Keywords

LLLT Wound healing Fibroblast Laser 

Notes

Acknowledgments

The author wishes to express their sincere appreciation to ARC Fox and HELBO companies for supplying the laser devices for this study and to Jan Tunér and René-Jean Bensadoun for sharing their knowledge and experiences about LLLT.

References

  1. 1.
    Kwong KK (2004) Prevention and treatment of oropharyngeal mucositis following cancer therapy: are there new approaches? Cancer Nurs 27:183–205PubMedCrossRefGoogle Scholar
  2. 2.
    Eilers J (2004) Nursing interventions and supportive care for the prevention and treatment of oral mucositis associated with cancer treatment. Oncol Nurs Forum 31(4 Suppl):13–23PubMedCrossRefGoogle Scholar
  3. 3.
    Fulton JS, Middleton GJ, McPhail JT (2002) Management of oral complications. Semin Oncol Nurs 18:28–35PubMedCrossRefGoogle Scholar
  4. 4.
    Kirsner R (2003) Wound healing. In: Bolognia J, Jorizzo J, Rapini R (eds) Dermatology. Mosby, Bolognia, pp 2207–2218Google Scholar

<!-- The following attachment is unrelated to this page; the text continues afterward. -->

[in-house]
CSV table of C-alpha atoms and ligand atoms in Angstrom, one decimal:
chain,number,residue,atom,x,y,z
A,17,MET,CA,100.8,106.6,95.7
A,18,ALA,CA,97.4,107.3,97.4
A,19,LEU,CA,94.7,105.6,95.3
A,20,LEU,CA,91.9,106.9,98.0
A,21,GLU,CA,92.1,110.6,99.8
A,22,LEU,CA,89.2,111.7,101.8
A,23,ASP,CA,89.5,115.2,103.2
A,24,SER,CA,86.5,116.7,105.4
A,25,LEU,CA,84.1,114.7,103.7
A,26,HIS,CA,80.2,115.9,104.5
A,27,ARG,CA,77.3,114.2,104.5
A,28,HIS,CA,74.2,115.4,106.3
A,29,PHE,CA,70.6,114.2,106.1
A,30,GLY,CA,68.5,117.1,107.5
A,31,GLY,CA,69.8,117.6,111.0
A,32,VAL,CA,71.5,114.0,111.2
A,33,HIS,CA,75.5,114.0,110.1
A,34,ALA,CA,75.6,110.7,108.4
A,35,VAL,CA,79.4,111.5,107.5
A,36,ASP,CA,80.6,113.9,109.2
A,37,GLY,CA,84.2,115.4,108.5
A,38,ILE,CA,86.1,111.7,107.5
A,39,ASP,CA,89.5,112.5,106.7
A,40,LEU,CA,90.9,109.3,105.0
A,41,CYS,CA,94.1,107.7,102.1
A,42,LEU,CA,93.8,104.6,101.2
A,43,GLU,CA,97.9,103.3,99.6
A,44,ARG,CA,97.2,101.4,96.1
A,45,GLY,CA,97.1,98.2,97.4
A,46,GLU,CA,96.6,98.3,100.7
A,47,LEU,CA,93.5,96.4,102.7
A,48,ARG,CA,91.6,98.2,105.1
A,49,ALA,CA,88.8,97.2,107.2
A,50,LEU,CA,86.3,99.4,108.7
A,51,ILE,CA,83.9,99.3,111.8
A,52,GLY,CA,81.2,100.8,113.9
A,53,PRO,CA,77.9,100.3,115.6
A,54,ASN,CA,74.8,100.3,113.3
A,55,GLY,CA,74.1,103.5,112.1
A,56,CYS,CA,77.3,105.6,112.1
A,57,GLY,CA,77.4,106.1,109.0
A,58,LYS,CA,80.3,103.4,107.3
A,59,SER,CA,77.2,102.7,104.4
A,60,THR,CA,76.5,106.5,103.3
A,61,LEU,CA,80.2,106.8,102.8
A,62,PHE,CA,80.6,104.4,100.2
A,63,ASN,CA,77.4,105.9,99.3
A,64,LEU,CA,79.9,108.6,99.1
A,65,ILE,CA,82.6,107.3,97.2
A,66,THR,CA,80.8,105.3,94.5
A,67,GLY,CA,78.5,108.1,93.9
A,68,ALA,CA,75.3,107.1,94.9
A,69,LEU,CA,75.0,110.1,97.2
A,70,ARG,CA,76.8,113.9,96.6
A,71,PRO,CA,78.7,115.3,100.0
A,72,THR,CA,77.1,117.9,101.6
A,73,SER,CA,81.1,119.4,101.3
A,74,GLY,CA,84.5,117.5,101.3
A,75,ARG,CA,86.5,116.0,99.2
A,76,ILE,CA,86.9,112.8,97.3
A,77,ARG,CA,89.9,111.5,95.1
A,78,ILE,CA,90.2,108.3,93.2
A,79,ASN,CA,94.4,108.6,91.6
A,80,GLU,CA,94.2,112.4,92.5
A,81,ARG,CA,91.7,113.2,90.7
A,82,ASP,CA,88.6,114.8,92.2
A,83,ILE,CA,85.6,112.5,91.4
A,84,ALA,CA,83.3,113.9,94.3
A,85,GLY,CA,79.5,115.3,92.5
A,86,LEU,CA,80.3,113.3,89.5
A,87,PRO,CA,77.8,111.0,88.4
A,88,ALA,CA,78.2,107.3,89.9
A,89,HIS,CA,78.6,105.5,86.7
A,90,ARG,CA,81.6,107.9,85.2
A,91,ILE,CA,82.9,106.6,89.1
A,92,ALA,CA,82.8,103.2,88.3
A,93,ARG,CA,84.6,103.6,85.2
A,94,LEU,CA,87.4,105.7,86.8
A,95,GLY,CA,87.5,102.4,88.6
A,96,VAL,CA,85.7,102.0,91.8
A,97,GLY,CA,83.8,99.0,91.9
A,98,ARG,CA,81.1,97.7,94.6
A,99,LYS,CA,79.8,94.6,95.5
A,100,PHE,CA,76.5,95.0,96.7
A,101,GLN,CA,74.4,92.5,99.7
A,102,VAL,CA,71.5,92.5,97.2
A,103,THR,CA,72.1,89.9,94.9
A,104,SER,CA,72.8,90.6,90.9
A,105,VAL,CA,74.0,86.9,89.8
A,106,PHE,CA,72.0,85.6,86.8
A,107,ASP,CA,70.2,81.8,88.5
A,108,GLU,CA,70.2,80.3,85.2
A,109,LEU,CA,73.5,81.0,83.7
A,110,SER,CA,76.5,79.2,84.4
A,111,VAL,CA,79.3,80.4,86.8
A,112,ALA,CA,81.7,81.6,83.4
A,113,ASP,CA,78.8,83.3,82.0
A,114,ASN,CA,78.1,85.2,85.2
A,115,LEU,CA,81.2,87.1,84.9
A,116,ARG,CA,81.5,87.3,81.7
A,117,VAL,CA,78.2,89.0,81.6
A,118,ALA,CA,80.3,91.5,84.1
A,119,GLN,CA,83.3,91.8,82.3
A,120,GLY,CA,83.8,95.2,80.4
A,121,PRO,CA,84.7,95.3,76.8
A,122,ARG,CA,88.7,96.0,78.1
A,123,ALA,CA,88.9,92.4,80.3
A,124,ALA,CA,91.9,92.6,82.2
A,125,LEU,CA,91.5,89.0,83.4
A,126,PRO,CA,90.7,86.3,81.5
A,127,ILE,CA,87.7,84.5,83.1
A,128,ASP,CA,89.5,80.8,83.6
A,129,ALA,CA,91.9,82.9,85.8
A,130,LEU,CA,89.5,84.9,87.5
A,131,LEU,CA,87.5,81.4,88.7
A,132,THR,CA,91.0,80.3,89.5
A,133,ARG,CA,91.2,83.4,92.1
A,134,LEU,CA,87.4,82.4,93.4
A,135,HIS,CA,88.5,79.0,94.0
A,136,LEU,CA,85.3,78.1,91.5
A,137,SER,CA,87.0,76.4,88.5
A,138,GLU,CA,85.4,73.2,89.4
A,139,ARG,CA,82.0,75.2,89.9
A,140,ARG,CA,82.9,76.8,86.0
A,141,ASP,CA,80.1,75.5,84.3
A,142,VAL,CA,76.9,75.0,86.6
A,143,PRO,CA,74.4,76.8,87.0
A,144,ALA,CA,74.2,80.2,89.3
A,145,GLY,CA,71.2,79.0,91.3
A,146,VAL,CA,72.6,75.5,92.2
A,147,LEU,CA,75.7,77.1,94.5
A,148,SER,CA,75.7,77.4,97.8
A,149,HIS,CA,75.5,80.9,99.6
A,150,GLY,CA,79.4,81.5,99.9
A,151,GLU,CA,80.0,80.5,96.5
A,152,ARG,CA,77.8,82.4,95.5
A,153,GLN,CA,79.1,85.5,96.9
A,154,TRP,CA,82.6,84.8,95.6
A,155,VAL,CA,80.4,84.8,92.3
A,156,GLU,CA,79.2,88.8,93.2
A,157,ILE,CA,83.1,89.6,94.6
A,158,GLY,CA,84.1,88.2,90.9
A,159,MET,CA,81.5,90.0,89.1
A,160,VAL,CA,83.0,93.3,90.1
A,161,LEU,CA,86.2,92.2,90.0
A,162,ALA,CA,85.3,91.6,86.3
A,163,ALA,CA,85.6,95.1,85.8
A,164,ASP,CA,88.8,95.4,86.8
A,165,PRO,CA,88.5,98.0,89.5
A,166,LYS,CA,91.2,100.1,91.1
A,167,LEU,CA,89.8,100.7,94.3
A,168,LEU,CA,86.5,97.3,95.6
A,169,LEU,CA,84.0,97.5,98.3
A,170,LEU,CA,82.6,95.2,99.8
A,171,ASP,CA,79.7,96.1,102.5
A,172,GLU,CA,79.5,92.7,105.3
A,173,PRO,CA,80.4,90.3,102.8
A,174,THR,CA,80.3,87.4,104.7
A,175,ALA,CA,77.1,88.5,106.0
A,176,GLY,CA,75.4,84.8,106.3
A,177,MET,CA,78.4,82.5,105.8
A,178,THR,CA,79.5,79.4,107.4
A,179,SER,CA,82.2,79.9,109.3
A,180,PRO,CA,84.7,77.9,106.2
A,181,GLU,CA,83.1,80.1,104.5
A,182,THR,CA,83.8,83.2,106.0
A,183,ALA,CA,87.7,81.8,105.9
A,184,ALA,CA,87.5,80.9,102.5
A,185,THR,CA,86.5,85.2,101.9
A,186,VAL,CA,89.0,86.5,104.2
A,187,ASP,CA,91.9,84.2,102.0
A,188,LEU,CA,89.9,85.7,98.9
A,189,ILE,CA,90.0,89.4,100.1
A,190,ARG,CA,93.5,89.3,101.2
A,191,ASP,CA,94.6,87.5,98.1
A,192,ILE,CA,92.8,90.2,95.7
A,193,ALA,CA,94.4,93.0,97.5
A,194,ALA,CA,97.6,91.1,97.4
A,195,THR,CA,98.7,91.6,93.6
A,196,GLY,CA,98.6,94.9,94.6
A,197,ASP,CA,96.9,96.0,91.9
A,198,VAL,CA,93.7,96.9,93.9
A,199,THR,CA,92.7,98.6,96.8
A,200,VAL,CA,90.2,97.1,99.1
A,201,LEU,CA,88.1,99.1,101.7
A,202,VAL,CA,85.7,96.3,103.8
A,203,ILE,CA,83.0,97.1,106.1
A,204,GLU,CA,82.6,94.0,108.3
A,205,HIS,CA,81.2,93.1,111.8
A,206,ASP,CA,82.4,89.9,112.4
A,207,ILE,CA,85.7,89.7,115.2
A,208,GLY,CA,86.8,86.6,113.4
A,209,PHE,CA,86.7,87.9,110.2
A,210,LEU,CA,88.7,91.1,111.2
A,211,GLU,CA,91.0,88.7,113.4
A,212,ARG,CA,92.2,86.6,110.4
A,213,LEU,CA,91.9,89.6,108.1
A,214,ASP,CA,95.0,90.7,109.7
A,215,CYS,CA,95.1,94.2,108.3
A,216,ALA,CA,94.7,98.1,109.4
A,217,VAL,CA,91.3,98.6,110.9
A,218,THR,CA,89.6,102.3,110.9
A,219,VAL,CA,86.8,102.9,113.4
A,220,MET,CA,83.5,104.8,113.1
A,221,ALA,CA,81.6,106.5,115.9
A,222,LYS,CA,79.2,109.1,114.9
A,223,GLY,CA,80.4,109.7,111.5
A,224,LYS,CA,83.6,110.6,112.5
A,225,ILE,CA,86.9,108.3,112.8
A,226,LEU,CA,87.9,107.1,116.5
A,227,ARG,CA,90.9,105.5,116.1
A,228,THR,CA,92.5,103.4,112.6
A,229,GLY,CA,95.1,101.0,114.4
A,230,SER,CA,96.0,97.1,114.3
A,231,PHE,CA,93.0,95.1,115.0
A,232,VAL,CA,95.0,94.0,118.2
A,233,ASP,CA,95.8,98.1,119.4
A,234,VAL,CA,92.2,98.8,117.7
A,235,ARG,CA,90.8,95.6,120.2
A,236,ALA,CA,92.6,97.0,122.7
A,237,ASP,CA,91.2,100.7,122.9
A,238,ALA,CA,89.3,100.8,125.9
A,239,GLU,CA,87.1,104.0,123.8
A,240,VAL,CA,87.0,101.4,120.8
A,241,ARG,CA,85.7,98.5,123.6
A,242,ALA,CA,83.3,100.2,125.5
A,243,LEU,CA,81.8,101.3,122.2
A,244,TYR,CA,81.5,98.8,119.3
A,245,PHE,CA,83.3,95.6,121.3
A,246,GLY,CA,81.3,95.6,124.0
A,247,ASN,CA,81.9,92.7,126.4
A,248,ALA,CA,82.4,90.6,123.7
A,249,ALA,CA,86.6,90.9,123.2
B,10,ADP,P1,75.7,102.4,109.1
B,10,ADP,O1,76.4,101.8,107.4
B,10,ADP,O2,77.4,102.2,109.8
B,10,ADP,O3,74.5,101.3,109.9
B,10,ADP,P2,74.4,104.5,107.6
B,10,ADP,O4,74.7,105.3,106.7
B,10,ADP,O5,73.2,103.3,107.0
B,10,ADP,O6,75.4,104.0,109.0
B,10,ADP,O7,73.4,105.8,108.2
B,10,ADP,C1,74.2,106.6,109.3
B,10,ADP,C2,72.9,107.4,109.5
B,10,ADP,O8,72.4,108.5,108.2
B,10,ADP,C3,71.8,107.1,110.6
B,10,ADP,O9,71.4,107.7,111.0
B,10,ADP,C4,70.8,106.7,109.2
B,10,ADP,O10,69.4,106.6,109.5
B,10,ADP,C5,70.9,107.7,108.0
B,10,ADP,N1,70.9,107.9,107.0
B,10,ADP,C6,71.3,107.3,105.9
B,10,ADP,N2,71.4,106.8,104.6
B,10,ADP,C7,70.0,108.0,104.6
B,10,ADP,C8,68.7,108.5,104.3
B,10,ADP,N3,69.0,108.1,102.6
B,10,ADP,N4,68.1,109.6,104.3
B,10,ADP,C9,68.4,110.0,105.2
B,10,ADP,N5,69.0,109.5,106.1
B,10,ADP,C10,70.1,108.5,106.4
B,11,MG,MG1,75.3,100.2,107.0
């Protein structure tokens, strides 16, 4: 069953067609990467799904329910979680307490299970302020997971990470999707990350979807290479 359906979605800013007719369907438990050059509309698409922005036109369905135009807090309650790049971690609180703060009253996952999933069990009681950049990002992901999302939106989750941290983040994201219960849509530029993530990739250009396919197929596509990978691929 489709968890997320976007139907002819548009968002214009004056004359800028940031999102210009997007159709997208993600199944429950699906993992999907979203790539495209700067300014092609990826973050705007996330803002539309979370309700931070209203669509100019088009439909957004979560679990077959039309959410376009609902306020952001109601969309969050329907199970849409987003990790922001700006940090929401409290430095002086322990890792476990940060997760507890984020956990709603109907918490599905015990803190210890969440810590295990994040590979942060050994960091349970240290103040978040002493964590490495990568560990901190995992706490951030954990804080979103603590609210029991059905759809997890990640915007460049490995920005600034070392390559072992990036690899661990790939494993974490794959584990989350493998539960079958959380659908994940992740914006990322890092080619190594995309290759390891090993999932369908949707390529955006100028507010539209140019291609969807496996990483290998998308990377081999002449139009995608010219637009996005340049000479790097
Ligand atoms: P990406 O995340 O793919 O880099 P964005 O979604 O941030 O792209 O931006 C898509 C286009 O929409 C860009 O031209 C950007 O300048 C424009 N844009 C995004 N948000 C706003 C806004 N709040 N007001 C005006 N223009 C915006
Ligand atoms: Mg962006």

5. 5.
    Safavi SM, Kazemi B, Esmaeili M, Fallah A, Modarresi A, Mir M (2008) Effects of low-level He–Ne laser irradiation on the gene expression of IL-1beta, TNF-alpha, IFN-gamma, TGF-beta, bFGF, and PDGF in rat's gingiva. Lasers Med Sci 23:331–335PubMedCrossRefGoogle Scholar
  6. 6.
    Abbas AK, Lichtman AH, Pober JS (1999) Cellular and molecular immunology, chapter 3. Saunders, PhiladelphiaGoogle Scholar
  7. 7.
    Cameron MH, Perez D, Otaho-Lata S (1999) Electromagnetic radiation. In: Cameron MH (ed) Physical agents in rehabilitation: from research to practice. Saunders, Philadelphia, pp 303–344Google Scholar
  8. 8.
    Webb C, Dyson M, Lewis WHP (1998) Stimulatory effect of 660 nm level laser energy on hypertrophic scar derived fibroblasts: possible mechanisms for increase in cell counts. Lasers Surg Med 22:294–301PubMedCrossRefGoogle Scholar
  9. 9.
    Agaiby AD, Ghali LR, Wilson R, Dyson M (2000) Laser modulation of angiogenic factor production by T Lymphocytes. Lasers Surg Med 26:357–363PubMedCrossRefGoogle Scholar
  10. 10.